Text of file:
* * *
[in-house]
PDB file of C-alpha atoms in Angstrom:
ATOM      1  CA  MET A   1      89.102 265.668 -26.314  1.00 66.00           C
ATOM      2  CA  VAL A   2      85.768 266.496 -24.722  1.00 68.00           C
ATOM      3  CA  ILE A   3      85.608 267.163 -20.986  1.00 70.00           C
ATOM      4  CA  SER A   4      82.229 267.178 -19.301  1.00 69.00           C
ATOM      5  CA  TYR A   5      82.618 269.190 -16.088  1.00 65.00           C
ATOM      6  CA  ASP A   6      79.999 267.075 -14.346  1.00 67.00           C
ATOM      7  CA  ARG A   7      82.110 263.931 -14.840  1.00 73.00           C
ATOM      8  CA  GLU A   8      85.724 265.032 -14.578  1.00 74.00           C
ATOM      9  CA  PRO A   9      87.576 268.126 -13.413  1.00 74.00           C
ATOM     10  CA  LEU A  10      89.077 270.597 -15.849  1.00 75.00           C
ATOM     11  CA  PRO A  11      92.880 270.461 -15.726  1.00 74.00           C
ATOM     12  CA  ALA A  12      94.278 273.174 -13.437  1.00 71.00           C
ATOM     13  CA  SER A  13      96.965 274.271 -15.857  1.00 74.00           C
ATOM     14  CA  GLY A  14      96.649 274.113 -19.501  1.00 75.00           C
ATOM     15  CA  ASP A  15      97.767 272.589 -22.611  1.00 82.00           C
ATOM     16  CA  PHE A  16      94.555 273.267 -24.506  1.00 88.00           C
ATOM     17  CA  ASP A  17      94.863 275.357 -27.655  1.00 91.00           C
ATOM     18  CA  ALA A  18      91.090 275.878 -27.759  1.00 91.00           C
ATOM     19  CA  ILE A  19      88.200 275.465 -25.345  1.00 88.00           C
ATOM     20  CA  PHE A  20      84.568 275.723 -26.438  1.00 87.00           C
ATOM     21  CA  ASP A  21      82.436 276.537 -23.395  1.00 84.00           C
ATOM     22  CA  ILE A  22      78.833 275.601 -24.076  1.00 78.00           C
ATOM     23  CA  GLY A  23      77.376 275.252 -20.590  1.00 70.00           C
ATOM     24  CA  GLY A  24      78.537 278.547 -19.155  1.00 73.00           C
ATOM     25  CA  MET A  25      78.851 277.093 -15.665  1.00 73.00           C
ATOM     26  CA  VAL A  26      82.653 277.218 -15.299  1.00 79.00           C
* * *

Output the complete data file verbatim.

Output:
[in-house]
PDB file of C-alpha atoms in Angstrom:
ATOM      1  CA  MET A   1      89.102 265.668 -26.314  1.00 66.00           C
ATOM      2  CA  VAL A   2      85.768 266.496 -24.722  1.00 68.00           C
ATOM      3  CA  ILE A   3      85.608 267.163 -20.986  1.00 70.00           C
ATOM      4  CA  SER A   4      82.229 267.178 -19.301  1.00 69.00           C
ATOM      5  CA  TYR A   5      82.618 269.190 -16.088  1.00 65.00           C
ATOM      6  CA  ASP A   6      79.999 267.075 -14.346  1.00 67.00           C
ATOM      7  CA  ARG A   7      82.110 263.931 -14.840  1.00 73.00           C
ATOM      8  CA  GLU A   8      85.724 265.032 -14.578  1.00 74.00           C
ATOM      9  CA  PRO A   9      87.576 268.126 -13.413  1.00 74.00           C
ATOM     10  CA  LEU A  10      89.077 270.597 -15.849  1.00 75.00           C
ATOM     11  CA  PRO A  11      92.880 270.461 -15.726  1.00 74.00           C
ATOM     12  CA  ALA A  12      94.278 273.174 -13.437  1.00 71.00           C
ATOM     13  CA  SER A  13      96.965 274.271 -15.857  1.00 74.00           C
ATOM     14  CA  GLY A  14      96.649 274.113 -19.501  1.00 75.00           C
ATOM     15  CA  ASP A  15      97.767 272.589 -22.611  1.00 82.00           C
ATOM     16  CA  PHE A  16      94.555 273.267 -24.506  1.00 88.00           C
ATOM     17  CA  ASP A  17      94.863 275.357 -27.655  1.00 91.00           C
ATOM     18  CA  ALA A  18      91.090 275.878 -27.759  1.00 91.00           C
ATOM     19  CA  ILE A  19      88.200 275.465 -25.345  1.00 88.00           C
ATOM     20  CA  PHE A  20      84.568 275.723 -26.438  1.00 87.00           C
ATOM     21  CA  ASP A  21      82.436 276.537 -23.395  1.00 84.00           C
ATOM     22  CA  ILE A  22      78.833 275.601 -24.076  1.00 78.00           C
ATOM     23  CA  GLY A  23      77.376 275.252 -20.590  1.00 70.00           C
ATOM     24  CA  GLY A  24      78.537 278.547 -19.155  1.00 73.00           C
ATOM     25  CA  MET A  25      78.851 277.093 -15.665  1.00 73.00           C
ATOM     26  CA  VAL A  26      82.653 277.218 -15.299  1.00 79.00           C